I have always struggled with blanket statements about cities. You might have heard one of those when you told someone you live in Dundee and received some kind of disparaging comment back, or you might have seen them in the many lists deeming Dundee ‘the coolest little city’.
In my experience cities exist in scattered pockets of cultures and experiences. Trying to make a singular all-encompassing statement about any of them is just an exercise in projecting whatever your personal experience is and a way of showing your ass (this is my last day at the job and I thought it’d be funny to write ‘ass’ on the work website).
To me one of the most valuable things about Creative Dundee is that it reflects lots of these smaller Dundees to the wider collective: it brings sectors, makers, institutions, artists and audiences to each other, giving each a glimpse of another group’s Dundee and helping them build bridges to one another.
Here’s a video of my favourite moment when something like this happened, a small event that has inspired me many times over…
Rosa Luxemburg wrote that ‘the most revolutionary thing one can do is always proclaim loudly what is happening’. I think the spirit of how Creative Dundee operates, so nomadically amplifying many different Dundees, is the spirit any city needs to flourish.
Listen, I love my own personal Dundee. The walks in Stobswell Dundee, the reading at Magdalen Green Dundee, the late-night DCA films Dundee. But as well as enjoying our own Dundee, we need to make sure everyone in the city can enjoy theirs.
Many Dundees deal with some of the most acute pain across the country and even continent. From drug-related deaths to food poverty, we have many other superlatives besides ‘coolest little city’.
The choice we have to make is whether to put blinders on and pretend our own Dundees are all there is to see, or to observe our wider collective, focusing less on ‘my Dundee’ and more on ‘our Dundee’. I will always value my experience at Creative Dundee for showing me ways to do the latter.
In Bertolt Brecht’s words: ‘It takes courage to tell the truth about oneself’.
I’d like to finish this blog by thanking Andy, Gillian, Claire, Jen, Steph and Susie, explorers of the many Dundees, from whom I’ve learned so much. As well as the artists, makers, thinkers and doers who have inspired my time here – I’ve asked some of them to share something they learned by doing what they do, and I’ve included the responses below…
“I recently learned that Sea Horses mate for life, and that each morning upon waking they dance together to consolidate their bond. I learned this fact at an aquarium, where myself and dear friends were busy gazing at the fat bellies and clingy tails of little swimmy animals instead of doing GENERATORprojects admin. I have learned that no matter what shape your practice or pursuits take, you should frequently and generously spend time consolidating your bonds, skive/rest when needed, and sometimes visit aquariums (dancing optional)” – Jamie Donald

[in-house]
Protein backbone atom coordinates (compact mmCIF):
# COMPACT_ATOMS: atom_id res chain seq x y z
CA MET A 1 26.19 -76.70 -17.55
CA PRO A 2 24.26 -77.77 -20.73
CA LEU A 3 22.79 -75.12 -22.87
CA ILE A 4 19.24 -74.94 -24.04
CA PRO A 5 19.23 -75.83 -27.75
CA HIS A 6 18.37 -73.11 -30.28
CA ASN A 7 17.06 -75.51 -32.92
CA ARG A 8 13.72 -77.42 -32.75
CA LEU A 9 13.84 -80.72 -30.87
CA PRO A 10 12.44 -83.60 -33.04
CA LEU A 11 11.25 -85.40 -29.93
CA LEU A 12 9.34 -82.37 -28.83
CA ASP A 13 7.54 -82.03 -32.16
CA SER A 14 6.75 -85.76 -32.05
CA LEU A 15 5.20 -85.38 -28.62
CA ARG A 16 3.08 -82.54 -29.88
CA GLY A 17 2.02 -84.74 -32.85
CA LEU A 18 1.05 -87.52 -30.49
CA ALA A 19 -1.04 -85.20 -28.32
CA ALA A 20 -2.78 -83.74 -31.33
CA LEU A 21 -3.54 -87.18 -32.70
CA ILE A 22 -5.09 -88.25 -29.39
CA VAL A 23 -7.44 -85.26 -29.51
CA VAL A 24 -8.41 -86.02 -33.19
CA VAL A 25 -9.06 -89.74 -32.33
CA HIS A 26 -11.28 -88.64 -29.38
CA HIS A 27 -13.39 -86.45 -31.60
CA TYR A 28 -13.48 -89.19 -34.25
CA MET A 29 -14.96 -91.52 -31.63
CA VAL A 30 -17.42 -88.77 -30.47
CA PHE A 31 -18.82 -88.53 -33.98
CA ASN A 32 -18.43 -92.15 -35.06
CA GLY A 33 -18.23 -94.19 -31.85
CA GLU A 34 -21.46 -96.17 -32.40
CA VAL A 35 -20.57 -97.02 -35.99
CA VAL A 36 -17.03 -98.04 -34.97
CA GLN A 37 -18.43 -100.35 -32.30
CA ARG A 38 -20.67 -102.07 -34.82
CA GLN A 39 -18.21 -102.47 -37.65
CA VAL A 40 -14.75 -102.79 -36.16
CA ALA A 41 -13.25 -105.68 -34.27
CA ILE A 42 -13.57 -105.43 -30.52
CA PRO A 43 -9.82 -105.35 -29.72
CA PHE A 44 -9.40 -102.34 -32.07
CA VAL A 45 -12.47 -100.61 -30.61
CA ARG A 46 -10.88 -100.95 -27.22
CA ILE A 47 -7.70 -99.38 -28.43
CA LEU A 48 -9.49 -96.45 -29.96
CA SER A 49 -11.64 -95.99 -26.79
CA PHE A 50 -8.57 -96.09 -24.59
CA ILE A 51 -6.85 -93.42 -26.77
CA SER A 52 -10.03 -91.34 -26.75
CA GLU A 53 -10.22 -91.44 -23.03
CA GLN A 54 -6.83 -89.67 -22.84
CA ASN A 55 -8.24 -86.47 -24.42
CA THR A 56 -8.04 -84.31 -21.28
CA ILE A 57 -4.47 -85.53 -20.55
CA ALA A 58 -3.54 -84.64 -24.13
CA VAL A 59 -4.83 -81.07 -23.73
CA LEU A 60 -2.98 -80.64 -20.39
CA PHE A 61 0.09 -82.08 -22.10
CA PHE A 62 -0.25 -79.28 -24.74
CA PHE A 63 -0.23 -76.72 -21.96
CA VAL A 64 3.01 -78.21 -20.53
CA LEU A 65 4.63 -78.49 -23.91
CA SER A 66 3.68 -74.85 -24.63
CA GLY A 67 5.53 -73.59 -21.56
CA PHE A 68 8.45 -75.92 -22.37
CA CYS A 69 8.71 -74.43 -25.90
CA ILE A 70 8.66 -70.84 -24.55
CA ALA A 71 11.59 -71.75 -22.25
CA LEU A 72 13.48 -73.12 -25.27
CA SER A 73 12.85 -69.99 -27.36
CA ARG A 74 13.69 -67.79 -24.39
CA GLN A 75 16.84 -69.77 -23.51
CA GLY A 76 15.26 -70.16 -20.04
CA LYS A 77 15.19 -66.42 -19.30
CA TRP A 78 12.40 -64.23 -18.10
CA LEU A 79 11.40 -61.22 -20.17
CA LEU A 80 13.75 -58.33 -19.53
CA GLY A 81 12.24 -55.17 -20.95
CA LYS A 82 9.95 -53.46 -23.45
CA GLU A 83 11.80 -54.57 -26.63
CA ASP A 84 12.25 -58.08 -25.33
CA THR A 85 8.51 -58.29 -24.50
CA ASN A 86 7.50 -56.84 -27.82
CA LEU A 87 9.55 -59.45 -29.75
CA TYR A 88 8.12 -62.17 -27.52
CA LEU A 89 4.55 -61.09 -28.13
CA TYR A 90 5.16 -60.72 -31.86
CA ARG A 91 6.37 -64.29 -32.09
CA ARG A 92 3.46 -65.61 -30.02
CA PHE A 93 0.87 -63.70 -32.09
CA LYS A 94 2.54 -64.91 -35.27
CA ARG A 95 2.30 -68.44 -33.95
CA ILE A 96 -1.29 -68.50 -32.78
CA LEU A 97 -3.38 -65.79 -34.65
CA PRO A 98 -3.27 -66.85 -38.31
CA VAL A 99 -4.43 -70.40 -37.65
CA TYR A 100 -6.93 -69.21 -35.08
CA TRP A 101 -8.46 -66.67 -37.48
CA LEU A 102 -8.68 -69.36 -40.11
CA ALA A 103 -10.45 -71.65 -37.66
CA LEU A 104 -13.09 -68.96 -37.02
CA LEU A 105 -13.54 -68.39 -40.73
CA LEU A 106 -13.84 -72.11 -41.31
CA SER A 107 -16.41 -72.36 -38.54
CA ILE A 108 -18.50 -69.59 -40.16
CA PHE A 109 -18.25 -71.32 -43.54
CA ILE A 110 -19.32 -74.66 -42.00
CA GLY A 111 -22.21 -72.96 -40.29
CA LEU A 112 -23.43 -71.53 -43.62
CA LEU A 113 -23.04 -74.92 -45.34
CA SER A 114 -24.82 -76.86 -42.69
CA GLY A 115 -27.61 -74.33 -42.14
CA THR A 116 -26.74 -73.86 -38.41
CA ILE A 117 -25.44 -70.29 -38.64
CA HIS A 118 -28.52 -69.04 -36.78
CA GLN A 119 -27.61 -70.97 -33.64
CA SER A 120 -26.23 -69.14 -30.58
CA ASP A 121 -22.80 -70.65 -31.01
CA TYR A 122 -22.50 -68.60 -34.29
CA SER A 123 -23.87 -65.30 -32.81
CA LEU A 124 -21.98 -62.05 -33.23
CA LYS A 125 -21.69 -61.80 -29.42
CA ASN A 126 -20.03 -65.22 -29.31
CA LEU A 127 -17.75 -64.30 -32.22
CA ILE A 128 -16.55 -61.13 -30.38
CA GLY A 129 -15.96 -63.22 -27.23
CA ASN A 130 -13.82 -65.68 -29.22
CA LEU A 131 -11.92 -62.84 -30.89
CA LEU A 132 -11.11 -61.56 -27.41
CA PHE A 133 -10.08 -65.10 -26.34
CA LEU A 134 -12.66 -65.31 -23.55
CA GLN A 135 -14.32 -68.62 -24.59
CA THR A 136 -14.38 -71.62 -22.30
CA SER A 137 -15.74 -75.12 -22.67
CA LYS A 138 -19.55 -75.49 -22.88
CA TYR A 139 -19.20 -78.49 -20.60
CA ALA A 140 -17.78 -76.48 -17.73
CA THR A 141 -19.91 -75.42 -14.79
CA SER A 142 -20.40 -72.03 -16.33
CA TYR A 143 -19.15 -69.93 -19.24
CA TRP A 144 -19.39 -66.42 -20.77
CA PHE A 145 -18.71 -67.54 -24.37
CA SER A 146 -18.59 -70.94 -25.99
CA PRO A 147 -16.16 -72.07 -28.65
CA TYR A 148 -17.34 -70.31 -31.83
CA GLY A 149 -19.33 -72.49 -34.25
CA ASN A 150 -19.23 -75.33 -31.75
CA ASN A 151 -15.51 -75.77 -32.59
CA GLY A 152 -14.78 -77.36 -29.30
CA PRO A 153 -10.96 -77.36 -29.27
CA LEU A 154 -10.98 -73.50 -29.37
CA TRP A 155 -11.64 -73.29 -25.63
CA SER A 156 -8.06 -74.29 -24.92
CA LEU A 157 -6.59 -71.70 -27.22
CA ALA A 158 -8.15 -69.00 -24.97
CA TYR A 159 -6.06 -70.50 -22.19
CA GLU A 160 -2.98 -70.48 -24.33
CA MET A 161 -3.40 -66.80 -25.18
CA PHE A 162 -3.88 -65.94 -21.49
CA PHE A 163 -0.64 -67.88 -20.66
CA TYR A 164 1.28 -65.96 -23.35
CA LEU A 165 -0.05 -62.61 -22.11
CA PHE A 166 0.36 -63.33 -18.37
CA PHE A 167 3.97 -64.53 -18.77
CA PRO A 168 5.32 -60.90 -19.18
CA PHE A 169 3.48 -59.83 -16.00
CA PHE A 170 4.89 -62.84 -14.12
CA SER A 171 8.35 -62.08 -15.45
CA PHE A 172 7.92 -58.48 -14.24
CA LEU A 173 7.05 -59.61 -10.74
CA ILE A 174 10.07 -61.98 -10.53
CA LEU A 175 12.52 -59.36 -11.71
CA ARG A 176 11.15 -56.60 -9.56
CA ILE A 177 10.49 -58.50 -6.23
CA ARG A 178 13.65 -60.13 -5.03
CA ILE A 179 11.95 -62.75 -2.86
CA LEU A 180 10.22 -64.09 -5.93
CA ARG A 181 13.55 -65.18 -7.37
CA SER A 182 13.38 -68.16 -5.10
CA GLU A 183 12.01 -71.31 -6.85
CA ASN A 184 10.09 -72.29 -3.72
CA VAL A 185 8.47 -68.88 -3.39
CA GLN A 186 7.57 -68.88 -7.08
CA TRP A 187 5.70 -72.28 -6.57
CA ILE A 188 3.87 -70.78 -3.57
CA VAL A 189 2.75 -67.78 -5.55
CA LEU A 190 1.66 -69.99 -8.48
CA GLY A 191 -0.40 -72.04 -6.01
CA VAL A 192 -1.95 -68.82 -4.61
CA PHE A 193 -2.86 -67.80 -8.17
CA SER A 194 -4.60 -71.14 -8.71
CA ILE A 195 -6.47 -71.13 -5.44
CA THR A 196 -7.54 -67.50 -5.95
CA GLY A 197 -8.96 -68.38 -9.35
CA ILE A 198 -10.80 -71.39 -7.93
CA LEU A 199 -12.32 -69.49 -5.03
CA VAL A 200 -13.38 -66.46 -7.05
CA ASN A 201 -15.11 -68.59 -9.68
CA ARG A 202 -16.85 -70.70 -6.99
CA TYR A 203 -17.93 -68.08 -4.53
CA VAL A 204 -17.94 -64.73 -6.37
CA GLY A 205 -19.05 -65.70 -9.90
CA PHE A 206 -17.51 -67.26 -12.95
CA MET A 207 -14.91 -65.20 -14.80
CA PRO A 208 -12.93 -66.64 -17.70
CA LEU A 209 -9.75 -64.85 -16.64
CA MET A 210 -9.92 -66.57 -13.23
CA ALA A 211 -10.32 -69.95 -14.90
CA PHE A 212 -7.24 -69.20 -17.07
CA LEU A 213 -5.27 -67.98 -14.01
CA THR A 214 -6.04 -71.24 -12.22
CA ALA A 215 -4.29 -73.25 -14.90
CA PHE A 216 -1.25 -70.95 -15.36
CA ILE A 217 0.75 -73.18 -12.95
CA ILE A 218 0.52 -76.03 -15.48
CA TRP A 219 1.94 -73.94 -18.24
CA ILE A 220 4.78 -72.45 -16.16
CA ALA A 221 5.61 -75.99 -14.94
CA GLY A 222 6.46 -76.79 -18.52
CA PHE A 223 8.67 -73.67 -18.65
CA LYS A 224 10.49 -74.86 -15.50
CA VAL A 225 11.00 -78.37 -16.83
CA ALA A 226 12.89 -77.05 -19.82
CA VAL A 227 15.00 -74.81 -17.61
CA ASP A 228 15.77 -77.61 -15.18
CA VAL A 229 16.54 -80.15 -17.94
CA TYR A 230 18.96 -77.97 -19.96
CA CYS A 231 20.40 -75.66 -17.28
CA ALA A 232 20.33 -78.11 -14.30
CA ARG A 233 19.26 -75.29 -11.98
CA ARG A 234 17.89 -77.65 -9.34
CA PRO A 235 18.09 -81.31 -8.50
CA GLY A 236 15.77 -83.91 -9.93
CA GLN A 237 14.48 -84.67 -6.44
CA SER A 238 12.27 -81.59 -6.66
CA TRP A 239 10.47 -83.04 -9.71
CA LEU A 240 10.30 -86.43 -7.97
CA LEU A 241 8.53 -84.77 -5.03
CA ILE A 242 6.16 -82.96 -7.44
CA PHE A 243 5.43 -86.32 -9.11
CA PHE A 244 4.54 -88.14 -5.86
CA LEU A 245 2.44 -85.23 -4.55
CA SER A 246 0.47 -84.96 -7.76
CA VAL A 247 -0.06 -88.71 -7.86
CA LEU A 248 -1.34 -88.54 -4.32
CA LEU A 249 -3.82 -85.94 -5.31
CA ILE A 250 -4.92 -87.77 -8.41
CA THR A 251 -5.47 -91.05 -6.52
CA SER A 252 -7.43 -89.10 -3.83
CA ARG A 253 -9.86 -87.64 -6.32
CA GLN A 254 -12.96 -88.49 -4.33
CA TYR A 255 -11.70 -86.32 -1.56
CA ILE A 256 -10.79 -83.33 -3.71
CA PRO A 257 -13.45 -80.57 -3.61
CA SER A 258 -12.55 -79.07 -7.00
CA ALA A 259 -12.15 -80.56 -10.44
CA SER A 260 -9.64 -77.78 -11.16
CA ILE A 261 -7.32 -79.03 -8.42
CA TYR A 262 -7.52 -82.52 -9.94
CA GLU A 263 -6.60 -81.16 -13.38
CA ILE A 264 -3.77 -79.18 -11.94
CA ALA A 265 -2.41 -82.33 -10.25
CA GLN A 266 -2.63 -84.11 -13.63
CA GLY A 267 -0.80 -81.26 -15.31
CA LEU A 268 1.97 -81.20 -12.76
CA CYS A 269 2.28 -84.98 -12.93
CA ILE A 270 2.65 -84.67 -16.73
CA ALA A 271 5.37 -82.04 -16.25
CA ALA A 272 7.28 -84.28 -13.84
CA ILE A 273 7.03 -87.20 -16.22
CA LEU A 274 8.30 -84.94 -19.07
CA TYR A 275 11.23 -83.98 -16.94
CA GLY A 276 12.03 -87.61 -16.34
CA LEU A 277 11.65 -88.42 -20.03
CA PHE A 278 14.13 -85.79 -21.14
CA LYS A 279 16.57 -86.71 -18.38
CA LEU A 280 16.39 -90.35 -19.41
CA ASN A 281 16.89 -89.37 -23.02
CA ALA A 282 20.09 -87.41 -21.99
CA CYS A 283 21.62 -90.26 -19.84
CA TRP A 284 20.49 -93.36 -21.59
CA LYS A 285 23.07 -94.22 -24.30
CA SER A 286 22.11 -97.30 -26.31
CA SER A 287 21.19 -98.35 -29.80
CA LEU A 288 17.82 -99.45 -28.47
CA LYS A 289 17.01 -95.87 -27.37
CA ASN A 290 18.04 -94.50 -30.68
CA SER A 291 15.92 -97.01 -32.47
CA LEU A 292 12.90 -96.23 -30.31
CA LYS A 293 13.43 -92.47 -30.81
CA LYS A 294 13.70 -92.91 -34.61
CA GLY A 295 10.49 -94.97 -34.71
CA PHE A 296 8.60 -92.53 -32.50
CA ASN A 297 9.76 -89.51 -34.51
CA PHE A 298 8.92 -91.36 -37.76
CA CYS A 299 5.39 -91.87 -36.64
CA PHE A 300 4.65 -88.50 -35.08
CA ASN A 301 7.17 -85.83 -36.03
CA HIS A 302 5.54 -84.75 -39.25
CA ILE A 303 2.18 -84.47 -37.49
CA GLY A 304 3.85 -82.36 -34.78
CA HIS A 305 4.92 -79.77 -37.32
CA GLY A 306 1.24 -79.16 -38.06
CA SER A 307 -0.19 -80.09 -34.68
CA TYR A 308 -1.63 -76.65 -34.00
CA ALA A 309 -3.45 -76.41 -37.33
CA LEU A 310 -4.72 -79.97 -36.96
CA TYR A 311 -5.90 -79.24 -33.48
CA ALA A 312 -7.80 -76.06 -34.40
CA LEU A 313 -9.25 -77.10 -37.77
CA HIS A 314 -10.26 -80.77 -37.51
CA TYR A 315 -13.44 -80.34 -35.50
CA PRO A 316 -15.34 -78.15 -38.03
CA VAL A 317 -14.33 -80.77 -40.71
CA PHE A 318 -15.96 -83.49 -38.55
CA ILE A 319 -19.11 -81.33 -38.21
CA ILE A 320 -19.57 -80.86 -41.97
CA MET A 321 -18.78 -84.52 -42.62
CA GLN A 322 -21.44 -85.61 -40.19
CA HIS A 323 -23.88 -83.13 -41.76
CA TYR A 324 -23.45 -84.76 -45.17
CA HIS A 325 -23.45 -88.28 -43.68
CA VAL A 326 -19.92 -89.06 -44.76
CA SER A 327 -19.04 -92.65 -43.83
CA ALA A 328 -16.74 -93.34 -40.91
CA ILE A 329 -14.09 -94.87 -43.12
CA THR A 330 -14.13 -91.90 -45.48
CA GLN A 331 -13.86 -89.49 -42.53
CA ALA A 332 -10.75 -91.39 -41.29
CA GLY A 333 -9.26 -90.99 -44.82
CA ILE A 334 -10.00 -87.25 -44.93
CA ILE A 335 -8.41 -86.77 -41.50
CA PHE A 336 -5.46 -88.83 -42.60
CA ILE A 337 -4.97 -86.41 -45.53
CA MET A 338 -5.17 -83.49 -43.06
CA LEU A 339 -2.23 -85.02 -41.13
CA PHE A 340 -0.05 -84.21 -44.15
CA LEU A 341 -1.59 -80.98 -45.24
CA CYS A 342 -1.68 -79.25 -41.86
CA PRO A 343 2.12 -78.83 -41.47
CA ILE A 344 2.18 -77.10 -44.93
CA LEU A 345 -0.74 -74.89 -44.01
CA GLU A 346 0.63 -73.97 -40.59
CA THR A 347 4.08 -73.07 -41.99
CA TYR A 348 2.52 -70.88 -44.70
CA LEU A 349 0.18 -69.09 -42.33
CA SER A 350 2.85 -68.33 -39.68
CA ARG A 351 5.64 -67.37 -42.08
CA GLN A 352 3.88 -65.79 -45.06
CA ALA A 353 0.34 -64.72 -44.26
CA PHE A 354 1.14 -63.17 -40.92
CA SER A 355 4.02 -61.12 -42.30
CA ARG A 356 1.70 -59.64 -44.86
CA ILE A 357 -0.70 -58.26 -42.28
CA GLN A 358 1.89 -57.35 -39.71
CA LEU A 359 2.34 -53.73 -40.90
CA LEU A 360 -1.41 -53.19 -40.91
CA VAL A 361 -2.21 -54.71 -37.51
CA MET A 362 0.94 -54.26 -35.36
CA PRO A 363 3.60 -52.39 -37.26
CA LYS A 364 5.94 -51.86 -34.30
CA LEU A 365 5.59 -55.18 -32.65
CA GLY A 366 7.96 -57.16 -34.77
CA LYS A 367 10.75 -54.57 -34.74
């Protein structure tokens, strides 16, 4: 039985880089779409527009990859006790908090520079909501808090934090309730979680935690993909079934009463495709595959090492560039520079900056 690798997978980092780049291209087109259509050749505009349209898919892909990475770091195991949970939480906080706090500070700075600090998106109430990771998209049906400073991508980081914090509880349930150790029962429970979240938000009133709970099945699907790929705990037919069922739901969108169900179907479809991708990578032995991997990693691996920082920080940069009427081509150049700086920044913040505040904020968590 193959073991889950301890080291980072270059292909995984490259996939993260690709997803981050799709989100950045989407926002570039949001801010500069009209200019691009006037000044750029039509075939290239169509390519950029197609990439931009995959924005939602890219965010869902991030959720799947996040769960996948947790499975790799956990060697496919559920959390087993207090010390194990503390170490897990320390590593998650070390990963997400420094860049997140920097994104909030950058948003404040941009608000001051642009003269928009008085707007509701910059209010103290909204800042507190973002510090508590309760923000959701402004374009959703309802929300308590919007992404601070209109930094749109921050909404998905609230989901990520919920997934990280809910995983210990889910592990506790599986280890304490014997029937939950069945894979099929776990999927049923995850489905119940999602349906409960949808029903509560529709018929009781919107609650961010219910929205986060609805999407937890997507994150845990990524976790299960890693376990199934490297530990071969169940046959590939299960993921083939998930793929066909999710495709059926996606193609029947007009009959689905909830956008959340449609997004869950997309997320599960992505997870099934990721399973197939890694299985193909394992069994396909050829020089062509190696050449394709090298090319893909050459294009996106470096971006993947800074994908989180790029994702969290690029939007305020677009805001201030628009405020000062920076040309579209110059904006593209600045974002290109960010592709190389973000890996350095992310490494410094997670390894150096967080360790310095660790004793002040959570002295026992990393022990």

“I have learned that those most likely to experience the architecture and design firsthand should always have a voice throughout the design process, whether you are designing a house extension or bench on the street.” – Fíona Canavan
“The most important and successful things happen through encounter and collaboration. Systems or approaches that squeeze out either of these always fall short.” – Dave Close
“More than anything I’ve learned that I like working with people and that to get the most of this dynamic I need to be patient with others and to also be confident in my own abilities.” – Mal Abbas
“Over the years, I have discovered that joy, enthusiasm and shared experiences are at the centre of the creative boiler house for me. Even in the darkest places or in the hardest moments it is these qualities that bring forth the most rewarding processes.” – Emily Winter
“When you share your stories, others share theirs and it’s beautiful. Alternatively, singing about dick in 16th century Scots isn’t everyone’s cup of tea.” – Lynne Campbell
“Not to be afraid of naivety. Not knowing what the ‘done thing’ is in a space gives you the most amazing kind of freedom – to experiment, ask questions, make mistakes – that liberates you and allows you to create better ways of doing things. There is so much power in entering an industry as an outsider.” – Rhia Cook
“Works of great beauty are never born fully formed. They are wrought. They are born in fire. They skilfully hide their trauma.” – John McCann
“I learn anew daily that Dundee is so much more than it’s made out to be in both traditional historiography and modern attempts to turn it into a sellable brand. That the city has, over and over again, been a key site for radical change, visionary creativity, and struggle – and that these capacities are still very much alive in the everyday conversations we have within our communities.” – James Barrowman
“I feel artists try to appeal to institutions in vain when they (institutions) aim to appeal to the wider public purse and not you. Focus on people and the institutions will follow.” – Ahmad Deeni
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